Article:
Posted by: codecalla | June 24, 2013


One of the key aspects of creating realistic characters is to give them real problems, even if they are in extraordinary circumstances.  Even if you’re fighting a dragon, you could experience burns, terror, and maiming.  All of these situations have feelings and descriptions associated with them, although we may not have dragons in the current sense, we can feel the threat toward the character.

Characters possess different viewpoints, which can be difficult if you are particularly hard headed about certain issues.  Although the writer does influence the creation of characters and plots, I’d like to suggest that the characters are not necessarily the narrator or the writer.  That means sometimes it may be necessary to familiarize yourself with alternative views and lives to enhance the balance and interesting appeal of your story.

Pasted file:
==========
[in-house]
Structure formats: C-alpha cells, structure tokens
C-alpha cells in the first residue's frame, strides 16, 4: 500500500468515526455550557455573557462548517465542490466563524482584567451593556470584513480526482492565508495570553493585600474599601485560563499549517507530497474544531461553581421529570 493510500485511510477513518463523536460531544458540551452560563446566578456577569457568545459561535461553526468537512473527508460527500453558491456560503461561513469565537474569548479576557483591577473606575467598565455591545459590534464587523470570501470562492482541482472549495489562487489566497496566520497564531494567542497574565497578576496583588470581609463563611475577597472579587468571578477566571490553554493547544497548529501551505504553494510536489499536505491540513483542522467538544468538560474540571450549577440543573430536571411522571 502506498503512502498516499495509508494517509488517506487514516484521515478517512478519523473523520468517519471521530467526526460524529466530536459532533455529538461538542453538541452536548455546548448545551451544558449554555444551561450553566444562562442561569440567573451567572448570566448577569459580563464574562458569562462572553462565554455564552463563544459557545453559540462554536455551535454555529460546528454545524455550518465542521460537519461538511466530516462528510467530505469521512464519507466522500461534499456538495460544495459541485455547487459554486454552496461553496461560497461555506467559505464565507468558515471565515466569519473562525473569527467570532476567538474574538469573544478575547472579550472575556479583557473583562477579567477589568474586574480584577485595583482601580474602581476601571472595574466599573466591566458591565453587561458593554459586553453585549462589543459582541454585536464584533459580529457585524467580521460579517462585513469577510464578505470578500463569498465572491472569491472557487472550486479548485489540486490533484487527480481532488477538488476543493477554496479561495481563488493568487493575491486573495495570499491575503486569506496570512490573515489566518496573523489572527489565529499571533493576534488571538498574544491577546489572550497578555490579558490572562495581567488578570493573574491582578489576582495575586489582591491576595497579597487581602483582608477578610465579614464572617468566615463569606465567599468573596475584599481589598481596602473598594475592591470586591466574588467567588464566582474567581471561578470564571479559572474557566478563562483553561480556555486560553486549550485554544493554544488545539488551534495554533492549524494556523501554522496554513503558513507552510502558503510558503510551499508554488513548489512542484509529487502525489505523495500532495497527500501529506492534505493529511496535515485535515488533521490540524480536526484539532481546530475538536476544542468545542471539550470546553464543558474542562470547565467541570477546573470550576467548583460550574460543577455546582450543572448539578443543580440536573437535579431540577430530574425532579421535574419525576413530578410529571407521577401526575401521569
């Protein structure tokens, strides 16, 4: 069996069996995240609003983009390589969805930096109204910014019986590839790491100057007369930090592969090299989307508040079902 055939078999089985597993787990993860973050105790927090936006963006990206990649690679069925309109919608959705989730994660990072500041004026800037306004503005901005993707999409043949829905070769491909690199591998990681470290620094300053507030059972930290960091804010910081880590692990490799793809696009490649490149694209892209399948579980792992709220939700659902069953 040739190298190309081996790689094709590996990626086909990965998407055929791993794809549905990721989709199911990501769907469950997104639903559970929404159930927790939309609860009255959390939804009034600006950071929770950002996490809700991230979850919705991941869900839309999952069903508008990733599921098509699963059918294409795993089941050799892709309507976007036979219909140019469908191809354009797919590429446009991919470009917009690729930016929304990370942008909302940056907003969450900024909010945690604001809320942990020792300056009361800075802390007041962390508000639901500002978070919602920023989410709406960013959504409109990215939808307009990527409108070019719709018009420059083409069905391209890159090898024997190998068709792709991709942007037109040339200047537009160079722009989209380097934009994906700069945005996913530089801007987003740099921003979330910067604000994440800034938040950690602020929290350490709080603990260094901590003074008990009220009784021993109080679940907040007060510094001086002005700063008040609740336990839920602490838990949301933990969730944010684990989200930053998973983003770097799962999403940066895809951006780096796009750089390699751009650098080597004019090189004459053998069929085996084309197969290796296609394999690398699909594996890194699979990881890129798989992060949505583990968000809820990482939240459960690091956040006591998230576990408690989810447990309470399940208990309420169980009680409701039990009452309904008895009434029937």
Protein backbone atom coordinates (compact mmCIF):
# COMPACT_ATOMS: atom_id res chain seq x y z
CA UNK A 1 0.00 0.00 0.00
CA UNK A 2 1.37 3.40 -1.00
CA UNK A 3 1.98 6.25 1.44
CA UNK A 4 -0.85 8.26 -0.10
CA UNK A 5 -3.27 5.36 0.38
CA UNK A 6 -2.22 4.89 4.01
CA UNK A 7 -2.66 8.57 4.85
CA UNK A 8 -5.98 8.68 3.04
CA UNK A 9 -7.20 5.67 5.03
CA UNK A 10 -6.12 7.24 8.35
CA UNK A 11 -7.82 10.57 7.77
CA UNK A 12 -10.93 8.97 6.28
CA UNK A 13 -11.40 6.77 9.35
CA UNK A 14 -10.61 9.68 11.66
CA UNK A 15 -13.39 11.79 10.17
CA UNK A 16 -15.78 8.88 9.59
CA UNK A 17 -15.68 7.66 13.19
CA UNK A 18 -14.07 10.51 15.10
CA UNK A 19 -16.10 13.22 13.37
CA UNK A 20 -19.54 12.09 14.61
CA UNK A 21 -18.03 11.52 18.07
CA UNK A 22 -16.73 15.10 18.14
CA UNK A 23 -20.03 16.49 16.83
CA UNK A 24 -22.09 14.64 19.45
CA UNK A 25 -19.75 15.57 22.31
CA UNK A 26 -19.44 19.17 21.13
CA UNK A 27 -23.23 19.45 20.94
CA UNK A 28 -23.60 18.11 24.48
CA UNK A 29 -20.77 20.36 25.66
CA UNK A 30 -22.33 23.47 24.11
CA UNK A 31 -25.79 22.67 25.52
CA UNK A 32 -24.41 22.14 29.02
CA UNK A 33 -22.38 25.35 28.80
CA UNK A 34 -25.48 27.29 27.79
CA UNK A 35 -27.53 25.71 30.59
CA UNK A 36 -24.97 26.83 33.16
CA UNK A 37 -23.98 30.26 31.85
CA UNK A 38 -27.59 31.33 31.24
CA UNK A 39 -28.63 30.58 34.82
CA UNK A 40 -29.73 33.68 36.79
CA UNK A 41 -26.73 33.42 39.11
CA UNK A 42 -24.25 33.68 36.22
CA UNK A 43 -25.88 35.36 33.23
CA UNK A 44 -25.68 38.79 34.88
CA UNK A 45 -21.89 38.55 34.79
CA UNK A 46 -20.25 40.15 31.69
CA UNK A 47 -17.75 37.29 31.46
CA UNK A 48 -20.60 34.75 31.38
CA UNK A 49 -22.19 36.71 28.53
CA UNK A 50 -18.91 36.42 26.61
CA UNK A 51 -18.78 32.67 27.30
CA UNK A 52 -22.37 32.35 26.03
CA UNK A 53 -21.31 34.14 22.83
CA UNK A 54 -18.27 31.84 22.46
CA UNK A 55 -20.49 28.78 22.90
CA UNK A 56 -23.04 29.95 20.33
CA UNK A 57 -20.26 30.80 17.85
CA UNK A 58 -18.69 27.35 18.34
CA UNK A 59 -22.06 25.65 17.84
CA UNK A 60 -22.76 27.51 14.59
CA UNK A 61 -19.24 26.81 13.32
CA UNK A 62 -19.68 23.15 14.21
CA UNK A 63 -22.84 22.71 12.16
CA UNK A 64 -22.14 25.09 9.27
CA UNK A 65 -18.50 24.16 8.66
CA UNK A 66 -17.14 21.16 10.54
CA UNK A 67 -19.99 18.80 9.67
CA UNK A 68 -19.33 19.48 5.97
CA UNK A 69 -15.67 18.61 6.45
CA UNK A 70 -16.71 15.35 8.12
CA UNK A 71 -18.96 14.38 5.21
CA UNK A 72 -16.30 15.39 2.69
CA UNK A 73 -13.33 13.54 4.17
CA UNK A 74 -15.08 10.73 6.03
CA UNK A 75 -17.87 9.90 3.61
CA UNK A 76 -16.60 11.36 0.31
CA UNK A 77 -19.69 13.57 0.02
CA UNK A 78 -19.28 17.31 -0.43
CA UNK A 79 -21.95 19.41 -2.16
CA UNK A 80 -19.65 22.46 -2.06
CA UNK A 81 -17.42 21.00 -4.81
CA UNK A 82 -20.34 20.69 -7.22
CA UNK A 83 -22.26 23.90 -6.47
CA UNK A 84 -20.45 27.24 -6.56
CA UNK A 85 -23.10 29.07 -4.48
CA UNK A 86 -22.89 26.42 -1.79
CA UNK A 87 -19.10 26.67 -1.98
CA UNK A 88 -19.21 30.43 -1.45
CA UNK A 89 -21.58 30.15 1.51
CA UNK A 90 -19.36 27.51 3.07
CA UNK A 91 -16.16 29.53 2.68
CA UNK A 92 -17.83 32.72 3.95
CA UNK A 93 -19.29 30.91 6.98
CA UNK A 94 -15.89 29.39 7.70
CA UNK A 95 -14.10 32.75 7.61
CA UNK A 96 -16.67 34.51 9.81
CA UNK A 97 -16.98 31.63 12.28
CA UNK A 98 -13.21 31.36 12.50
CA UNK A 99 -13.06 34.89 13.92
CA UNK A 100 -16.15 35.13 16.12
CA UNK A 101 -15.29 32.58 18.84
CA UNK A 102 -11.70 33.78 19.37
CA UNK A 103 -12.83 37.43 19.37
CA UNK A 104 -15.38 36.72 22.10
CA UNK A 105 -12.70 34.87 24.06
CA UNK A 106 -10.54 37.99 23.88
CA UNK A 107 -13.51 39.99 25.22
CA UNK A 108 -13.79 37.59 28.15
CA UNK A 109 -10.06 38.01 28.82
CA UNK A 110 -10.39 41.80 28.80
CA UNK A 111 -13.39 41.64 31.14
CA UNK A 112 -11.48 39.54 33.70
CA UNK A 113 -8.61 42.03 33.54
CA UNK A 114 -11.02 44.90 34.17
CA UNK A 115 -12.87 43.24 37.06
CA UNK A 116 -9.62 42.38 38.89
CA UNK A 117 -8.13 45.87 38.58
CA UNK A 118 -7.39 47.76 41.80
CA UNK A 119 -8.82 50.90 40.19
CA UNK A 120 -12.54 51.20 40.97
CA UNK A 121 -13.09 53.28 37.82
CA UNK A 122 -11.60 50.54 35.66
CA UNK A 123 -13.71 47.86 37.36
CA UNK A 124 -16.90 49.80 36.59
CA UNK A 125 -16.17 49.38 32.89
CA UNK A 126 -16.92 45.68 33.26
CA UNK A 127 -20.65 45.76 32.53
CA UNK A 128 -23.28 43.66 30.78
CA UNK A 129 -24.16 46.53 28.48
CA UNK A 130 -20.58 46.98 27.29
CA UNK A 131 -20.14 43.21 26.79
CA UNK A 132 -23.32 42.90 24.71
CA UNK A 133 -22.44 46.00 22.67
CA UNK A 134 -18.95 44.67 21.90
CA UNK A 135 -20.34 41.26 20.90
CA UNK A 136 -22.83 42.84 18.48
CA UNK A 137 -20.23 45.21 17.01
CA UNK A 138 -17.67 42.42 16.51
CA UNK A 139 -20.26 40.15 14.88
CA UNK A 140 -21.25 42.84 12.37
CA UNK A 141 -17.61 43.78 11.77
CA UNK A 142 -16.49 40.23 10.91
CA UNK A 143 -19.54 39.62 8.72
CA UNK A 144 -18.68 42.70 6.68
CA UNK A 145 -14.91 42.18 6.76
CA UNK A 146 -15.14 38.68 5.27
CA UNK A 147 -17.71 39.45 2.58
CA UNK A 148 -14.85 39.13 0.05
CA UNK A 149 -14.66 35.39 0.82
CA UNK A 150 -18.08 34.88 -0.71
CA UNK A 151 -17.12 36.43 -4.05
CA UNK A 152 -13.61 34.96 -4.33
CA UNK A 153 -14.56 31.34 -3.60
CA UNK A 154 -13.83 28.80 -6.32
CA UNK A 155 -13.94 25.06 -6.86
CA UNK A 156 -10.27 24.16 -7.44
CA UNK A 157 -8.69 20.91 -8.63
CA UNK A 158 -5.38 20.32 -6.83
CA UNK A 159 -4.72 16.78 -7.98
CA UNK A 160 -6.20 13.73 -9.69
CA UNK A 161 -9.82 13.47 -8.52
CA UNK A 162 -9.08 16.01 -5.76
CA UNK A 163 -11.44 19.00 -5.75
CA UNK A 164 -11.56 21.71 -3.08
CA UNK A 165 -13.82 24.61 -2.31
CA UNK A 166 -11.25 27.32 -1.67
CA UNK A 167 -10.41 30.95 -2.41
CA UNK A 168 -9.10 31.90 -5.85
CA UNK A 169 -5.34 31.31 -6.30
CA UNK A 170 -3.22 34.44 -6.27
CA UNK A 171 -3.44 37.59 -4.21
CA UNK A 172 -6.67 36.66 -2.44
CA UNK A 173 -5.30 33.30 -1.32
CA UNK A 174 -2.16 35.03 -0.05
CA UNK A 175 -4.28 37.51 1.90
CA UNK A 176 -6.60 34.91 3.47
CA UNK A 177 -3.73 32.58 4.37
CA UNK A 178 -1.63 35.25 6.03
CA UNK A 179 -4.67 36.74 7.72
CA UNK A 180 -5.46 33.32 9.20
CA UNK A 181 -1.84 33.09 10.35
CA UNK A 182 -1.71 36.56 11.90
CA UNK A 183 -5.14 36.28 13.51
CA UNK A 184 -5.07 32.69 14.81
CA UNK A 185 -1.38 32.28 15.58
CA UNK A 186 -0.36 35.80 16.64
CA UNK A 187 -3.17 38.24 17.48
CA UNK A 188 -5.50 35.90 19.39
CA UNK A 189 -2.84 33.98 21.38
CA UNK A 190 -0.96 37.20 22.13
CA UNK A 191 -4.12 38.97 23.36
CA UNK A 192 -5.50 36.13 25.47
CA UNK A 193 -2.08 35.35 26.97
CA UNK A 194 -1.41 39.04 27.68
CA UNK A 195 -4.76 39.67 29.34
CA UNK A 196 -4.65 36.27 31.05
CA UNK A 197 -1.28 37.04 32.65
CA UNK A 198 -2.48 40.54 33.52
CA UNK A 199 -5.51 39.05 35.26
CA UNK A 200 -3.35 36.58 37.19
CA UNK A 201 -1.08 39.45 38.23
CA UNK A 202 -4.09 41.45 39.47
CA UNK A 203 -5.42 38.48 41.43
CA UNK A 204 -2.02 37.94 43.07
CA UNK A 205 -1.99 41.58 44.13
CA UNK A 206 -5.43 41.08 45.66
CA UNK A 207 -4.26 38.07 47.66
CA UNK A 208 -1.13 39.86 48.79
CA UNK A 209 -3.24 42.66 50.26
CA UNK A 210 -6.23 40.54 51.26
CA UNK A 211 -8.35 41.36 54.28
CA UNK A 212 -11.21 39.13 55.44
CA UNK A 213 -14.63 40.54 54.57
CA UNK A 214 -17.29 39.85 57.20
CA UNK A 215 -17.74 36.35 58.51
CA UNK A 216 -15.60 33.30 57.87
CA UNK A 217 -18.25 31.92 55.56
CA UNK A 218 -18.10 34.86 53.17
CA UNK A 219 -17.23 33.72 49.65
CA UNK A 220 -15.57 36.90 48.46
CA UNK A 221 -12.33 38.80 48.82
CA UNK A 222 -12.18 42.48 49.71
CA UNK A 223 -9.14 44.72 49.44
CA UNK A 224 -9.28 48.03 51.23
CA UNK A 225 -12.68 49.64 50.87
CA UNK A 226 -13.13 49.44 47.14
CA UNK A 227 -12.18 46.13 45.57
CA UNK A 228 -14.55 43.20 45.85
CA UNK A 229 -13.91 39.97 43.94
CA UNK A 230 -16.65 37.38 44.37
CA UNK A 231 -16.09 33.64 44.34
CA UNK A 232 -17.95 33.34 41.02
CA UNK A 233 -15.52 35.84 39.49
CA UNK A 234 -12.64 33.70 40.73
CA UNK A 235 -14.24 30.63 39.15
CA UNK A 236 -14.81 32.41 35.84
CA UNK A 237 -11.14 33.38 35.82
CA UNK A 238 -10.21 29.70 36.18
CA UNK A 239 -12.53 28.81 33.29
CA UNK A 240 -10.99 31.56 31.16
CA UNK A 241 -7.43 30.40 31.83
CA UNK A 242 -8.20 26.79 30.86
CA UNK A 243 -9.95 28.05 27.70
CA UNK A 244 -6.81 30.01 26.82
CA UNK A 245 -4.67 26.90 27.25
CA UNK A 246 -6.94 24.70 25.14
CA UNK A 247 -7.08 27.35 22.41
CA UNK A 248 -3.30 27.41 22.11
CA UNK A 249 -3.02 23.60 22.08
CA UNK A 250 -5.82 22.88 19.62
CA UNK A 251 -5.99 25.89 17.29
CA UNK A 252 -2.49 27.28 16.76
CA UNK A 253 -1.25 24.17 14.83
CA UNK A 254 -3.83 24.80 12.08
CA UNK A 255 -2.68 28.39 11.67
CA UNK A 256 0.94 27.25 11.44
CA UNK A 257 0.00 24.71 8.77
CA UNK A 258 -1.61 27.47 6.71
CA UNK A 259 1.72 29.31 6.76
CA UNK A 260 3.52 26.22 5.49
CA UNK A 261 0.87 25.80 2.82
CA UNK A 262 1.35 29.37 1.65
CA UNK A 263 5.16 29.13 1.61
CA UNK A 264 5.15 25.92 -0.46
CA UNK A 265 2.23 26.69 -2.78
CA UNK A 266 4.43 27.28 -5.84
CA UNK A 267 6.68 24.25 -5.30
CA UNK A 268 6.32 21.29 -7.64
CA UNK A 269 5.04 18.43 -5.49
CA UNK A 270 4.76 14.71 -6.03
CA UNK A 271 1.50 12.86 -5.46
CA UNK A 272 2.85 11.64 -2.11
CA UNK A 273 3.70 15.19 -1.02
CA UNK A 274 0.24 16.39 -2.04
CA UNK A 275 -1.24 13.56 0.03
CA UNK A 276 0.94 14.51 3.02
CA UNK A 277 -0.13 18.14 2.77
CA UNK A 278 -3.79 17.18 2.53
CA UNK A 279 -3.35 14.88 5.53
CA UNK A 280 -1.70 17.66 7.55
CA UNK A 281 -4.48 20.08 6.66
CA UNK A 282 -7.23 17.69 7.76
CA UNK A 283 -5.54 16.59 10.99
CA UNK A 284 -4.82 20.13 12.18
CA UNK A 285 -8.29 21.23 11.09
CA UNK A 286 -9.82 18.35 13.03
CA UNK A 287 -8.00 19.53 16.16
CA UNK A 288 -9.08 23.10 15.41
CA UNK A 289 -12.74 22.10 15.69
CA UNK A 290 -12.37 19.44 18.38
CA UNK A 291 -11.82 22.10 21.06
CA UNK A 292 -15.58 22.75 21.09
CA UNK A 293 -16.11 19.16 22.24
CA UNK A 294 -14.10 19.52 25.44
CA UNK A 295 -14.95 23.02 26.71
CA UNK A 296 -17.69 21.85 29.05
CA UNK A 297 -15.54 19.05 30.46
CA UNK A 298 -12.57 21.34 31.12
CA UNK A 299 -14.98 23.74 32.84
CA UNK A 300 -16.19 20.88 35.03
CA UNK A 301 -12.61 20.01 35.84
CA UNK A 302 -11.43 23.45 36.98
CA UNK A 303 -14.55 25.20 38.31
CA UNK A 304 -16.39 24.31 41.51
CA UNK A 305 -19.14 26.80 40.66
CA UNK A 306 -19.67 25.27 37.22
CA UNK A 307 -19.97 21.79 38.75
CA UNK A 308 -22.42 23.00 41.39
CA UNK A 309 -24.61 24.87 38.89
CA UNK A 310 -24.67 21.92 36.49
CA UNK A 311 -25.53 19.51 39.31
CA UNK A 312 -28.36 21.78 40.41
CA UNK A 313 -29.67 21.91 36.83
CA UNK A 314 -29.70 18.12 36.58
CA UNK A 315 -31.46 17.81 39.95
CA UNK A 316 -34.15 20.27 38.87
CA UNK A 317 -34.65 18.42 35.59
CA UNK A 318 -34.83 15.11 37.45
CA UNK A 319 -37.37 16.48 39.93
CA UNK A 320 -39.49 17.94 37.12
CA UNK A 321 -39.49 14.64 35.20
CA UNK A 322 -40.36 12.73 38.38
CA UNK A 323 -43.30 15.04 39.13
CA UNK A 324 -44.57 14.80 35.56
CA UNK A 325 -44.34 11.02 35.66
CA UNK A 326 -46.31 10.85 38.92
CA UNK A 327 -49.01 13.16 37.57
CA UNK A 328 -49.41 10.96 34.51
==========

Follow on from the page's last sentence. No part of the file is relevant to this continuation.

Currently, I am trying to imagine different viewpoints of my characters as they react, act, and interact with each other.  Writing for realistic settings is similar, if you base it on places you’ve experienced.  Fantasy is building on reality, and taking it places that people don’t expect.

To be honest, I’m still developing these skills with every story, even if I have read numerous books about character, setting, plot development and genre writing.   I want my characters to live in a world that feels real, even if it is fantastical.

I keep a folder on my computer for images related to my stories, such as characters or settings.  I use them as a base for what I imagine, although usually I have an idea already without the images, they can be helpful.

I used to clip out images from National Geographic magazines and other magazines when I was a kid, using them for inspiration.

Leave a Reply

This site uses Akismet to reduce spam. Learn how your comment data is processed.